Question: What are the Five
Principles of Peaceful Coexistence? Are they really still relevant
to China’s leaders, especially given that the era of highly
ideological politics in that country seem to be a thing of the past?
Sophie Richardson: The Five Principles include mutual respect for
territorial integrity and sovereignty, nonaggression,
noninterference in others’ internal affairs, equality and mutual
benefit, and peaceful coexistence.
In brief, these translate into the following policy guidelines: that
another country’s regime type, level of development, or location has
little bearing on how the Chinese government conducts its diplomatic
relations; that while China won’t relinquish its claim to certain
territories, such as Tibet or Taiwan, it is extremely unlikely to
attack other countries; that neither do foreigners have the right to
get involved in Chinese politics nor do Chinese officials have the
right to get involved in others’ politics; and that unconditional
trade and aid are key diplomatic tools.
The ideas were developed over the course of the 1940s and refined as
the Chinese Communist Party took power, a reflection of those
leaders’ perceptions of how China had been treated by—and therefore
itself ought to treat—other countries.
Although one doesn’t hear the phrase “Five Principles” as frequently
these days, the principles clearly continue to set the boundaries
for Chinese policy, ranging from vast sums of unconditional aid to
resistance to international institutions such as the International
Criminal Court to a near-hysterical reaction to the Dalai Lama’s
meetings with world leaders.
I think the beliefs that contributed to the development of the
principles still hold—the sense of “victimhood,” a need to attend to
priorities at home, a wariness about other countries’
intentions—though rising nationalism may force the Chinese Communist
Party to take a more visible, aggressive stance.
Q: Knowing what we do about the
magnitude of the Chinese government’s diplomatic and financial
activities, particularly in the developing world, how can Beijing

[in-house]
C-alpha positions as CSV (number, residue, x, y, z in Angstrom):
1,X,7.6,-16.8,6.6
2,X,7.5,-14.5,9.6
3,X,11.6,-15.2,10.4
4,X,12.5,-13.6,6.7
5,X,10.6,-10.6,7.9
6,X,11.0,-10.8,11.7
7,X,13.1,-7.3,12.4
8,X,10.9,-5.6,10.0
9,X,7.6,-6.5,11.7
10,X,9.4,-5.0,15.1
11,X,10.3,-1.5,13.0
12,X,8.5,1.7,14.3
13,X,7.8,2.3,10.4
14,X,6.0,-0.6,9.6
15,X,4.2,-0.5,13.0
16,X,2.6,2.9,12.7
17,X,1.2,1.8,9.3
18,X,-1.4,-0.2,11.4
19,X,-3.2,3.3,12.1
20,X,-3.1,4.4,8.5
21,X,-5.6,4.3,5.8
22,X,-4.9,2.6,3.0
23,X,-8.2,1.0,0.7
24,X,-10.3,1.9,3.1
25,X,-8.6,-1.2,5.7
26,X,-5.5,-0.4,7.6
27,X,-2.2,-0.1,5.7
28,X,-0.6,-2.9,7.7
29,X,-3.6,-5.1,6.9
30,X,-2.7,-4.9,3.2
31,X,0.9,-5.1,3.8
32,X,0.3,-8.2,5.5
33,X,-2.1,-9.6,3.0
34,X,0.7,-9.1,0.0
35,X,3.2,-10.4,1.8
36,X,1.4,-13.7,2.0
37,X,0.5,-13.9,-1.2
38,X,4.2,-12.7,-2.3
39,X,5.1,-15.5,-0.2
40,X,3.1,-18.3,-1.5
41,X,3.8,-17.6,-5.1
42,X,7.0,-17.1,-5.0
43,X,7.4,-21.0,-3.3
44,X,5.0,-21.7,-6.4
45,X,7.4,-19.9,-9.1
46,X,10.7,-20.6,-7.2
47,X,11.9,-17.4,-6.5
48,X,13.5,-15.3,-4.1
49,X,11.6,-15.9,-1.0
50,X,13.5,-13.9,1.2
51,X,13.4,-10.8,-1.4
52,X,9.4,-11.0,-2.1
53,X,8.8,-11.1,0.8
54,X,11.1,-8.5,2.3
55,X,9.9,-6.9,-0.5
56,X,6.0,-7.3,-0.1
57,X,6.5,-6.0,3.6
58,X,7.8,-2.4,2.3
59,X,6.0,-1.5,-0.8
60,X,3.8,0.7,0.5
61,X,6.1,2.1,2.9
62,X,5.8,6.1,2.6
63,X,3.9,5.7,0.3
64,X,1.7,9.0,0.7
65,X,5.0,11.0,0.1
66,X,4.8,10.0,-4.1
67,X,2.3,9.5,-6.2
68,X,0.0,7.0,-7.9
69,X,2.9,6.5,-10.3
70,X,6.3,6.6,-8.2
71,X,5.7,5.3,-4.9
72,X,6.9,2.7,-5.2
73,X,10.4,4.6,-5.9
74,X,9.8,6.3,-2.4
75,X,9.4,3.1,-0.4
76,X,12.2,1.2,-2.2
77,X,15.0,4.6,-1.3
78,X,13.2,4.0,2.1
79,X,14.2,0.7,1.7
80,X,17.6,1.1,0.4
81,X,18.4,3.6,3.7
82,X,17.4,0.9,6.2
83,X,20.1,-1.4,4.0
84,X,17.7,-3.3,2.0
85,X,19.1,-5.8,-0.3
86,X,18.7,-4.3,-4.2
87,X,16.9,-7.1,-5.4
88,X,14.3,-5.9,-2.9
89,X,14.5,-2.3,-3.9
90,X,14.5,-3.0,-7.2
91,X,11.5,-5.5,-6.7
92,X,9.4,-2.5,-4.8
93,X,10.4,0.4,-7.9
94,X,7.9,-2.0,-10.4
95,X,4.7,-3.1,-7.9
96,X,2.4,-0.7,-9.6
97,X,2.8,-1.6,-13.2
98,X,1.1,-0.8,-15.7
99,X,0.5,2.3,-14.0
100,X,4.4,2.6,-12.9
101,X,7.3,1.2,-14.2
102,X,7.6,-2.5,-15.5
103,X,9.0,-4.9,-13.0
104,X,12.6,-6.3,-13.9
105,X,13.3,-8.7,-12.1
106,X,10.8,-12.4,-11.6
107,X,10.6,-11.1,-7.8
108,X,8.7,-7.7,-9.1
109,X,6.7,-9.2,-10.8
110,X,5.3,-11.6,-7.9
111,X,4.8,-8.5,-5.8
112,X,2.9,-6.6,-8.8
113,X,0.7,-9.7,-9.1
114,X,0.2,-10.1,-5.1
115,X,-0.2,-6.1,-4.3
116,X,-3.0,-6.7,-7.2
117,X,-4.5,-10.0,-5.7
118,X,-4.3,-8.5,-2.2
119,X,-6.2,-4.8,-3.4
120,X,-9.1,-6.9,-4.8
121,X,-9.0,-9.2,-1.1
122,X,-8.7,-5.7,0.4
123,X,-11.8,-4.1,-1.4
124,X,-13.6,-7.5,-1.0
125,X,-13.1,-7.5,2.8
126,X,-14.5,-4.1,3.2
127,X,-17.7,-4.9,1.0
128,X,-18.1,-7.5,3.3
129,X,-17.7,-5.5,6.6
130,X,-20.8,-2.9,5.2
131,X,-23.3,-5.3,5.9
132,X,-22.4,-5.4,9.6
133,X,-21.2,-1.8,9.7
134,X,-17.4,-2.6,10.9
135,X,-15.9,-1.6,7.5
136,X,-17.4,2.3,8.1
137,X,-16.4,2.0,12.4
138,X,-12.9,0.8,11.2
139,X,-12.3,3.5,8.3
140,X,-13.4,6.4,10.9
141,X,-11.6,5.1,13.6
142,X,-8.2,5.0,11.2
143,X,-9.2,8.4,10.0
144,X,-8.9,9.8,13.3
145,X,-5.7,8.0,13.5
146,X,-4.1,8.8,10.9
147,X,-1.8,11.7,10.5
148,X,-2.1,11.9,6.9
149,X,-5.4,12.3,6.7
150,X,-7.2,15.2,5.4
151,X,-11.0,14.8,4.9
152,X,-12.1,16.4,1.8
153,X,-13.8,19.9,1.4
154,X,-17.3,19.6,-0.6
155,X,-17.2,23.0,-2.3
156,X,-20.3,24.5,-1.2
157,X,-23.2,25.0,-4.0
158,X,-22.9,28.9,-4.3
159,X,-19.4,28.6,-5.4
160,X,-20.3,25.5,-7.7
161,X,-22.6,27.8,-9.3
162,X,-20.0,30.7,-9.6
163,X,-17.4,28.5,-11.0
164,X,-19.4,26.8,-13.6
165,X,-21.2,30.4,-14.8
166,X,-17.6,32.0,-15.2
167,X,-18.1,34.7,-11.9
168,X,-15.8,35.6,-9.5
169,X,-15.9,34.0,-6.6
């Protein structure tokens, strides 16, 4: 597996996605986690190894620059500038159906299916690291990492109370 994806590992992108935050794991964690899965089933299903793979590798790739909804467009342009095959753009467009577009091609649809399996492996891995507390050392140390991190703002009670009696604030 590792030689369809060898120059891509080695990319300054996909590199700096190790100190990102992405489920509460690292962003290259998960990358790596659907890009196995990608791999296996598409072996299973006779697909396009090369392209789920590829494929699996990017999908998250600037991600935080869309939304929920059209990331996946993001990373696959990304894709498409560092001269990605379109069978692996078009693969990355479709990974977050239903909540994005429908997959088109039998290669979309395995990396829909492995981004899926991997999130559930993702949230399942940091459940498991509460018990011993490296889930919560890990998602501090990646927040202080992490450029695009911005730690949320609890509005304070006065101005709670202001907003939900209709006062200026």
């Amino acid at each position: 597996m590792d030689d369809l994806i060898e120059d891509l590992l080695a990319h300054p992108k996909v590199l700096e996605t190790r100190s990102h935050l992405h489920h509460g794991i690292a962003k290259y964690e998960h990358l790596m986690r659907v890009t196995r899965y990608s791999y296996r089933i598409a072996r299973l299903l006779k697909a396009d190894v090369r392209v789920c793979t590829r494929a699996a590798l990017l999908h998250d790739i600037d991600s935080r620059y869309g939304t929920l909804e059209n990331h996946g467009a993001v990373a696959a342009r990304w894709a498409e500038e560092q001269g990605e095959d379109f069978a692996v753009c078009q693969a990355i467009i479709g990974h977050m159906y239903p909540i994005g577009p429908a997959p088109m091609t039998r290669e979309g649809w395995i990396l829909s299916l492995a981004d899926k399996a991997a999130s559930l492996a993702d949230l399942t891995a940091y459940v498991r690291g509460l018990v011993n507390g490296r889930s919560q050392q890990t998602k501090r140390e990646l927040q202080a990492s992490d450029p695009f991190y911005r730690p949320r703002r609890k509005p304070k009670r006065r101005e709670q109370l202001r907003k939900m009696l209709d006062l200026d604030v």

claim to be practicing “noninterference”?
S.R.: It’s important to understand that the idea of
“noninterference” is actually primarily defensive, not offensive,
and the Five Principles rhetoric you’re most likely to hear is the
Ministry of Foreign Affairs reiterating that some other country has
“no right” to criticize China.
Conversely, Chinese diplomats generally stay out of the politics of
other countries—not demonstrating support for a particular political
party in the run-up to an election, not basing aid or trade deals on
the other government undertaking reforms, not making decisions about
the establishment or suspension of bilateral ties based on what kind
of regime is in power.
These criteria are all considered fairly normal by most Western
powers in dictating their bilateral relations. To the extent that
the Chinese government engages in what looks to us like
interference, it’s typically motivated by a concern about Tibet or
Taiwan, or a trade issue. Often behavior that appears incredibly
callous, like following through on massive aid packages immediately
after a bloody coup, as happened recently in Guinea, is consistent
Q: If you’re right about the Five
Principles, what can we expect from Chinese foreign policy in the
coming decade or so?
S.R.: I think a couple of trends will be most visible, particularly
in the economic realm: enormous investment and aid that will benefit
China and at least some economic interests, though not necessarily
the population broadly, in other countries; minimal military
aggression except as it pertains to Taiwan and possibly the South
China Sea; and a greater interaction with, but still circumspection
about, particular international organizations.
Q: Some scholars argue that China’s
rise is pure aggression—a rapacious quest for natural resources,